Spotlight on Carolyn Van Houten

 
TID:
 
Thanks for your time, Carolyn. This image is hauntingly beautiful, can you tell us about its backstory?
 
CAROLYN:
 
Thank you for inviting me to talk about this image and Casey's story! It is an honor.  I met Casey during my internship at The Herald in Jasper, IN.  Casey has autism and is, for the most part, nonverbal.  Both of her parents, Janice and Doug, are teachers.  When Casey turned 22, she would no longer be able to attend high school, which meant that Janice and Doug had nowhere for her to go while they worked.  One or the other of them would have had to quit their job, a move they could not afford to make.  The timing of when I met the Thayer family was eerily perfect. When I met them on a daily assignment, I found out that Casey was going to attend her final prom with her mother that evening.  The next day was her 22nd birthday--the birthday that was changing her whole life situation--and then two days after that Casey was moving into an assisted living home in Jasper.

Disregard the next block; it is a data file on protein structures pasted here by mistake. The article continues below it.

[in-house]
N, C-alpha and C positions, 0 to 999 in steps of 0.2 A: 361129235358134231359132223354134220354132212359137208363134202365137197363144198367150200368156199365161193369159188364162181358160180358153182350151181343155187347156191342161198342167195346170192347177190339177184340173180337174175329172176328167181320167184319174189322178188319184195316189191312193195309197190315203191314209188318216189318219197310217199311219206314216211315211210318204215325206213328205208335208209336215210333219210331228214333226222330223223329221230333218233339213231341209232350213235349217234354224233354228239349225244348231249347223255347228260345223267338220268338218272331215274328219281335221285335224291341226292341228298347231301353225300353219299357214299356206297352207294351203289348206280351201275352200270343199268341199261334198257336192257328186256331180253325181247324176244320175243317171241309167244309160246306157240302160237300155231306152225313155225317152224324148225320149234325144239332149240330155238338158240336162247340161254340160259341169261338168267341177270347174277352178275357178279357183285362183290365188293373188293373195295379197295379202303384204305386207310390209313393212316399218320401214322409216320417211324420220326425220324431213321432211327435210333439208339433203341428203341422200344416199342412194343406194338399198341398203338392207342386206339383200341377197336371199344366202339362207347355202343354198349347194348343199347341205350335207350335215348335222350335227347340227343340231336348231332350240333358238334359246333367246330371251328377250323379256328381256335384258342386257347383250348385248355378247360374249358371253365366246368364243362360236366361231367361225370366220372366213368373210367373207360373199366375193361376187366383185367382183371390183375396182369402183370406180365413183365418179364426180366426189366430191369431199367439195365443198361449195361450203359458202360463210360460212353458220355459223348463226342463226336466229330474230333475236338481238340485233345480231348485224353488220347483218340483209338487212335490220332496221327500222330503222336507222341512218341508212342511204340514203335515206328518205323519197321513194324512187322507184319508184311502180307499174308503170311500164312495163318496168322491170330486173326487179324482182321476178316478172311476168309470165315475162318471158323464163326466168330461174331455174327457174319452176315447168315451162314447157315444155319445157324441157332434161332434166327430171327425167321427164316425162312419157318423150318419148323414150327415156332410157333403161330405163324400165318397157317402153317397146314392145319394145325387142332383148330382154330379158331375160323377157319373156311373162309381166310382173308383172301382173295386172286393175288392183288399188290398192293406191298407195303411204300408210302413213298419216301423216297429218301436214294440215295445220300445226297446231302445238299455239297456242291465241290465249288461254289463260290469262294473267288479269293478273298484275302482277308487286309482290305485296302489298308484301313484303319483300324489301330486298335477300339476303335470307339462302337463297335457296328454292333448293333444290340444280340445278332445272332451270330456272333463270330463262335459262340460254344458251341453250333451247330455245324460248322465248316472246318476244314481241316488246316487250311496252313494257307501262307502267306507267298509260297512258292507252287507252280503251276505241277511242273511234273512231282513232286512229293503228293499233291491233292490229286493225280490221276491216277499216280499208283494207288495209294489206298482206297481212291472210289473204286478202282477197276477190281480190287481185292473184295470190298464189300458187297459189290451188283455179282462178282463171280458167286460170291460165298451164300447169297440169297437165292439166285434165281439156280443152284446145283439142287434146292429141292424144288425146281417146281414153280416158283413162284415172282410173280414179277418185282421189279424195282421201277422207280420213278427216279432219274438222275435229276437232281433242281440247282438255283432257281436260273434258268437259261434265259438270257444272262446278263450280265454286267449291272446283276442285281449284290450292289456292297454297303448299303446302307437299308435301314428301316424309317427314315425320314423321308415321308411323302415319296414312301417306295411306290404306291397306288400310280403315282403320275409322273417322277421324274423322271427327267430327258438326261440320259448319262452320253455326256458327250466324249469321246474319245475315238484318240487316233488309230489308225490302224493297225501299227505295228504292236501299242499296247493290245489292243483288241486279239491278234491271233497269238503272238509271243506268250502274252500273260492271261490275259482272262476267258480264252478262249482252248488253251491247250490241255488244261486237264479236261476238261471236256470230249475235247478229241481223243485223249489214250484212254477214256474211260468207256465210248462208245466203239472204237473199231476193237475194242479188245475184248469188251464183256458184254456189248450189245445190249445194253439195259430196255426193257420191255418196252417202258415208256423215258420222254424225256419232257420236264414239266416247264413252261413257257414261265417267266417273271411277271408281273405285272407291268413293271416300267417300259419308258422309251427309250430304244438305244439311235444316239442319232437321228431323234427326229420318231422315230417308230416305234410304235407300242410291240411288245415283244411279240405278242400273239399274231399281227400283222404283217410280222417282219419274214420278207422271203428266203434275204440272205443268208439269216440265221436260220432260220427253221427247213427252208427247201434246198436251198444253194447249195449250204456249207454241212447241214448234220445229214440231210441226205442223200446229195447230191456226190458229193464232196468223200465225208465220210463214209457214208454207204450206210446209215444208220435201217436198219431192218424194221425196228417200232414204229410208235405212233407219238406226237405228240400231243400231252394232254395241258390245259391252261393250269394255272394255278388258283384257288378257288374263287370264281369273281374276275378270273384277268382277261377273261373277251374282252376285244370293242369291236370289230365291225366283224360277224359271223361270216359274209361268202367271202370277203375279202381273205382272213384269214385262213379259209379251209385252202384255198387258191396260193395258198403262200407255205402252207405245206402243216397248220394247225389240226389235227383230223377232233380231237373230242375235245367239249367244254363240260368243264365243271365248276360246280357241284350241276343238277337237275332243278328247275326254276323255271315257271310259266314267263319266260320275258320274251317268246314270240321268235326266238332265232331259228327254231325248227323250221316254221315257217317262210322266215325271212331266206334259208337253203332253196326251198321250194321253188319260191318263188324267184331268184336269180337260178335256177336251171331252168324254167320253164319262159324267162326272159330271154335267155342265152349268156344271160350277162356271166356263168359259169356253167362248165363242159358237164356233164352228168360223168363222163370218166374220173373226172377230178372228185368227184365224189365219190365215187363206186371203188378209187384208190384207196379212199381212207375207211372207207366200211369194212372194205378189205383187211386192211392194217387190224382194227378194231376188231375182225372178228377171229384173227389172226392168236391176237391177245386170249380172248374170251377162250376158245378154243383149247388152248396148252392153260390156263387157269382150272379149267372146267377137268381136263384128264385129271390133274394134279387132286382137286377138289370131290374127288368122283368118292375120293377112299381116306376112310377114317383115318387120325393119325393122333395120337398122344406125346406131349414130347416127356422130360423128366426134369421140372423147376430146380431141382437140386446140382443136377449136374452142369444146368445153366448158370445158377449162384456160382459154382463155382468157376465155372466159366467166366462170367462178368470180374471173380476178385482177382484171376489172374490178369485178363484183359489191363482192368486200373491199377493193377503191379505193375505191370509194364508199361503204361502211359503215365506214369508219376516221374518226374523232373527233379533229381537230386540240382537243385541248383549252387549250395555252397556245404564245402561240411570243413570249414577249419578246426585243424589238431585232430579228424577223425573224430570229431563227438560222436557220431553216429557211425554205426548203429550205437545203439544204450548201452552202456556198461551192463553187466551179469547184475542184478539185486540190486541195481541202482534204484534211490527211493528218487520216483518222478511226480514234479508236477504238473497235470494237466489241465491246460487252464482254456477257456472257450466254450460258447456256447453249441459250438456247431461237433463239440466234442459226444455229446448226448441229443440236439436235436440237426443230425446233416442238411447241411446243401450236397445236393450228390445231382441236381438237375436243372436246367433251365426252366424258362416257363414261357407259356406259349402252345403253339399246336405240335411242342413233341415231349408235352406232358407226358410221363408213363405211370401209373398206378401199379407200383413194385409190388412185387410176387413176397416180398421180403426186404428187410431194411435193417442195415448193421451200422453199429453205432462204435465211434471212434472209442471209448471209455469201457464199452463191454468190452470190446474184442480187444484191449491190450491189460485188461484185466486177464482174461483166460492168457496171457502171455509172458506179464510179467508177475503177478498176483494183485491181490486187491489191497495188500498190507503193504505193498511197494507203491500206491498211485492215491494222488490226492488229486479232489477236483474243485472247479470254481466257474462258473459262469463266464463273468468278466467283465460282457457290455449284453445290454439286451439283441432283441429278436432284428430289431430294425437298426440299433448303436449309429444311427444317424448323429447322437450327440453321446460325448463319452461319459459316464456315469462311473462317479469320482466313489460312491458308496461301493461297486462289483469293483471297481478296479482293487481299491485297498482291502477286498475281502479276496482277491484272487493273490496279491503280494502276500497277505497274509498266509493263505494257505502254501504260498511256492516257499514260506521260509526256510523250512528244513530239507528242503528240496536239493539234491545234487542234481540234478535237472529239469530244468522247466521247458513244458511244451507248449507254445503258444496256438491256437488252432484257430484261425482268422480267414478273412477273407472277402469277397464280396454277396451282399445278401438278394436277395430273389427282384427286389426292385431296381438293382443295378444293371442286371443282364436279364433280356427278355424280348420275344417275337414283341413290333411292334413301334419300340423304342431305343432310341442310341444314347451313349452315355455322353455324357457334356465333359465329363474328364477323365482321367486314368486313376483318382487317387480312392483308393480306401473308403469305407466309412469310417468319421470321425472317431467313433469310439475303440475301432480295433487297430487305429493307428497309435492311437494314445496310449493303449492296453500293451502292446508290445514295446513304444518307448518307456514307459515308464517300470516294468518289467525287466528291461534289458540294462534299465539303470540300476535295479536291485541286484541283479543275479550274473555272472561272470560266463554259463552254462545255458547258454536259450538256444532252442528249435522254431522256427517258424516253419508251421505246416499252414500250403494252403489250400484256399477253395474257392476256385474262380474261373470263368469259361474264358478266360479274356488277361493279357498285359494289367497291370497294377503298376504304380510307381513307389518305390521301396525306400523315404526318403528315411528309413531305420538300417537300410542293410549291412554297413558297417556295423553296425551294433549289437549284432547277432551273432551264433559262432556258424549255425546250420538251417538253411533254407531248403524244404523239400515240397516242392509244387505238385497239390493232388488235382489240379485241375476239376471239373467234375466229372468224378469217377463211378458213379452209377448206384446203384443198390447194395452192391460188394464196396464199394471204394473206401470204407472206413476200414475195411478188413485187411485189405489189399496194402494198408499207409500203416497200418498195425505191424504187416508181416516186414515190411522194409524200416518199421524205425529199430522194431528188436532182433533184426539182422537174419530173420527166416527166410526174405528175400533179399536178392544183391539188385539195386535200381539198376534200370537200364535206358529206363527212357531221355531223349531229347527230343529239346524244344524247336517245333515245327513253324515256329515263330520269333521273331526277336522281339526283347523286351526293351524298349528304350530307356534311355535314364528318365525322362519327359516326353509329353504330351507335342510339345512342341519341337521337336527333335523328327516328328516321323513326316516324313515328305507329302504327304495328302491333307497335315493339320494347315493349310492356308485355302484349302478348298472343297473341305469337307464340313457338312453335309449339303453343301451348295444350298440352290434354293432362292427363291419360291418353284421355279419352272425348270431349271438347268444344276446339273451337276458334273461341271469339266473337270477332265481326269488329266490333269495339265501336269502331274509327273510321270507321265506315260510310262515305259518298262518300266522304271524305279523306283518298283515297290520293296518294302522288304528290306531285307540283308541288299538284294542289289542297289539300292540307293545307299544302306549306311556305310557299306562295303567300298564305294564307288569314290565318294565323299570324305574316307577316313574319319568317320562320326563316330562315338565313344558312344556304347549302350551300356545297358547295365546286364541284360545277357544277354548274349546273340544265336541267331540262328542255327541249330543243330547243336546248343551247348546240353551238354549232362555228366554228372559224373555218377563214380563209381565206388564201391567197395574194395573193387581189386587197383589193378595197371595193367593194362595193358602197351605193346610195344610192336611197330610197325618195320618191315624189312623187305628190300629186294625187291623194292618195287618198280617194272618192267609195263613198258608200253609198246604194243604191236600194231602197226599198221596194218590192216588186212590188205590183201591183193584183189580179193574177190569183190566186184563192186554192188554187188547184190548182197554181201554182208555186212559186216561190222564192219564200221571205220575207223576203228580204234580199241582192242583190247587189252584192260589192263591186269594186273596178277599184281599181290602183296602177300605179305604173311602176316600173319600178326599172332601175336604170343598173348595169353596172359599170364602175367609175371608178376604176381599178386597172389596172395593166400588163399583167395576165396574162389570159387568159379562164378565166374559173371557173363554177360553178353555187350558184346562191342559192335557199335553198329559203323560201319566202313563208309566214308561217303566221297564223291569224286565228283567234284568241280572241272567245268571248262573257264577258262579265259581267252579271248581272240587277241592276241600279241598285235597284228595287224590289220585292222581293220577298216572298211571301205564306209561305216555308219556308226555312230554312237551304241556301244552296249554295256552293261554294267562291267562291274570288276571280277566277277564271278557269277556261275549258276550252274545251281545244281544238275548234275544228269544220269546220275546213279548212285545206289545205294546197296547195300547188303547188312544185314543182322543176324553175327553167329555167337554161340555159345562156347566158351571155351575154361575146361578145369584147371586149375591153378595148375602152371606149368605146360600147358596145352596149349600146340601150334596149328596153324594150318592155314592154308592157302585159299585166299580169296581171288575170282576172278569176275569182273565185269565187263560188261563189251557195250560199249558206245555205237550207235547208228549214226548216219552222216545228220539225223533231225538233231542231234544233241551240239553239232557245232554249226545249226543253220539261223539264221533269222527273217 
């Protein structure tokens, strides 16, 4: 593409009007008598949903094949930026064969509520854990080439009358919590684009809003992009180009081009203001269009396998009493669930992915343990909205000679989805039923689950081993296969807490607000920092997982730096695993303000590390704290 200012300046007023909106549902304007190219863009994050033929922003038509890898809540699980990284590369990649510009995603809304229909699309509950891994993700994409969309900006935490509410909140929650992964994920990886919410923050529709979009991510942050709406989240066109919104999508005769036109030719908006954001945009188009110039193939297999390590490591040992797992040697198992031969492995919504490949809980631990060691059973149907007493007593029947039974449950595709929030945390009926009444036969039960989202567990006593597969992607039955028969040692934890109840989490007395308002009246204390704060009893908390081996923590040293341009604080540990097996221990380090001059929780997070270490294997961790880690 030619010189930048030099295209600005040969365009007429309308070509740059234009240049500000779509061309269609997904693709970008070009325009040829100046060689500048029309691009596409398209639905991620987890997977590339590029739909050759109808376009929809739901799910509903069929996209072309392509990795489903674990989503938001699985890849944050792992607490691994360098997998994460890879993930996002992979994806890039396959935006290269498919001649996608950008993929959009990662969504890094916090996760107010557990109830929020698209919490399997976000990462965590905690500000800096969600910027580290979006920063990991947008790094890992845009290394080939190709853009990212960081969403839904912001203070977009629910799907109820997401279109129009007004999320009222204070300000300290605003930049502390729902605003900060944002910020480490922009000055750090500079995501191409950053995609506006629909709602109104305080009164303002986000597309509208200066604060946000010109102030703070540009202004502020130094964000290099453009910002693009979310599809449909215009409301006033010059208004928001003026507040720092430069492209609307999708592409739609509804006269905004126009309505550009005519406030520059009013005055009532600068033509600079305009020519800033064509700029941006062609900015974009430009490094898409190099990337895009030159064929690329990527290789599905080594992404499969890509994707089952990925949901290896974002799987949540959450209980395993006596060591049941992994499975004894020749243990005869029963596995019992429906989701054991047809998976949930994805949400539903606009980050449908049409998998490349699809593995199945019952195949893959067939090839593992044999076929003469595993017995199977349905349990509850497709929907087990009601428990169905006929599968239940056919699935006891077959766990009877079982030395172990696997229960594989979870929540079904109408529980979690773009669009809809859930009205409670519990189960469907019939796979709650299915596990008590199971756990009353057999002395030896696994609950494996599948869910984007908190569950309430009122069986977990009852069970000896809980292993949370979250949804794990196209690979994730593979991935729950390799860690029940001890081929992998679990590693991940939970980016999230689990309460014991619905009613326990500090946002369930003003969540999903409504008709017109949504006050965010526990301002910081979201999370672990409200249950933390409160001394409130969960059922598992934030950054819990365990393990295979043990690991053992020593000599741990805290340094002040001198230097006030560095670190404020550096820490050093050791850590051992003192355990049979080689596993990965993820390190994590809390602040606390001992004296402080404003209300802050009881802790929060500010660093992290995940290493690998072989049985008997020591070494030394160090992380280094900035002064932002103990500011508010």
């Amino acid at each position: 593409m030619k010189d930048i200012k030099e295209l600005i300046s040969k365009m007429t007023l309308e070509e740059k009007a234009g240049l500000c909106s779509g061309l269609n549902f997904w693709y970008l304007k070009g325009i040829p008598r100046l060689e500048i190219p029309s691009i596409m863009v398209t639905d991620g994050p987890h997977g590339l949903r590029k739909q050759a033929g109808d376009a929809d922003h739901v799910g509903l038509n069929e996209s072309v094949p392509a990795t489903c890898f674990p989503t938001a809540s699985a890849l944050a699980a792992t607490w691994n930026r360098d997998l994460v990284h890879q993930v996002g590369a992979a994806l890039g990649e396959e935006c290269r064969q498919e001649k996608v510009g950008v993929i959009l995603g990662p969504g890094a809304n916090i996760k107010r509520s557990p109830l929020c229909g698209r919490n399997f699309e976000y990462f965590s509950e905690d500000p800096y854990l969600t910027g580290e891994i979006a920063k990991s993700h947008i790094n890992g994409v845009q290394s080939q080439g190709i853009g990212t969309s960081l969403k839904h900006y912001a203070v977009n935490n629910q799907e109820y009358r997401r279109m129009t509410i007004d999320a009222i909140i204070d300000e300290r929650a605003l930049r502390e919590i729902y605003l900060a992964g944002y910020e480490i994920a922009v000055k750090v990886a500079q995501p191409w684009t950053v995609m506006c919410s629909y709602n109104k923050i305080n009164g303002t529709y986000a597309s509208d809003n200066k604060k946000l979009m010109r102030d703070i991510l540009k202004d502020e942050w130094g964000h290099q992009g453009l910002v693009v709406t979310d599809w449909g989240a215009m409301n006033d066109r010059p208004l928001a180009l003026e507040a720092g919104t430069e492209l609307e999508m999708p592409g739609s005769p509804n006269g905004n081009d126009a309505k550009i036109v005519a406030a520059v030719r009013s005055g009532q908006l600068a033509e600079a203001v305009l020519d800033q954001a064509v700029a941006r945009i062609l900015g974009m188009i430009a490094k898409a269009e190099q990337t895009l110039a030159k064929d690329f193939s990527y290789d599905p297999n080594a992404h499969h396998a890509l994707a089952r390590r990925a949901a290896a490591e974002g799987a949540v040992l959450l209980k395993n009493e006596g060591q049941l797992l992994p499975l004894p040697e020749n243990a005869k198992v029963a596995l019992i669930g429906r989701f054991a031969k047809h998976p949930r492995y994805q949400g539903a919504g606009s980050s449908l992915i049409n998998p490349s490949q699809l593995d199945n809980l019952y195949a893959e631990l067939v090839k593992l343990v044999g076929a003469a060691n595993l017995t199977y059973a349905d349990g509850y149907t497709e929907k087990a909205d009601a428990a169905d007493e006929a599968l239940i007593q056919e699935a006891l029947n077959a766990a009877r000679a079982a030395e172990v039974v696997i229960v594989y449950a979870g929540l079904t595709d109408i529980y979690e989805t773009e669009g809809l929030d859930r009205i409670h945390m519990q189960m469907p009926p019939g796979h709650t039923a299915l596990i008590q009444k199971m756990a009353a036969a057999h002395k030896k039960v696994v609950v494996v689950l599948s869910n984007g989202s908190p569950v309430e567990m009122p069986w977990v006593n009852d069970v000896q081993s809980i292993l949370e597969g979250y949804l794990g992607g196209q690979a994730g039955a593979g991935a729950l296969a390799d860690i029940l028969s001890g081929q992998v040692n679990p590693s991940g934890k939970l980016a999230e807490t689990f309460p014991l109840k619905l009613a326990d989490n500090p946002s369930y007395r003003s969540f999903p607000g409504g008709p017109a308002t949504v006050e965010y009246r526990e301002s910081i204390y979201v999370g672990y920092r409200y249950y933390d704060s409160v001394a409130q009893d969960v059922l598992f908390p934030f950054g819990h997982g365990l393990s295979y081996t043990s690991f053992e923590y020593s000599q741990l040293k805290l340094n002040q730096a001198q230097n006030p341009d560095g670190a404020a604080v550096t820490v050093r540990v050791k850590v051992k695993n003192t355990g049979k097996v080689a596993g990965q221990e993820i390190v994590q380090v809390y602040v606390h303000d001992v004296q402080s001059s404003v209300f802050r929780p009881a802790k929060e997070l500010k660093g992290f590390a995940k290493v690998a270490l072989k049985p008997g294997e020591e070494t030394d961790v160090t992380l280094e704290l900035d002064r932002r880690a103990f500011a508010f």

If I had met them a day or two later, I would have been missing key narrative moments.  The challenge of this was that I had to be able to establish an intimate trusting relationship with the family very quickly, in order to be allowed to document all of these emotional changes within just hours of meeting them.  Fortunately, I have an extensive background working with and documenting people with autism, so jumping into a story like that was fairly natural for me.  However, even more importantly, the Thayer family was incredibly open with me from the very beginning.  They understood my purpose and were endlessly welcoming and happy to let me work with them to tell their story.  I am deeply appreciative of that trust.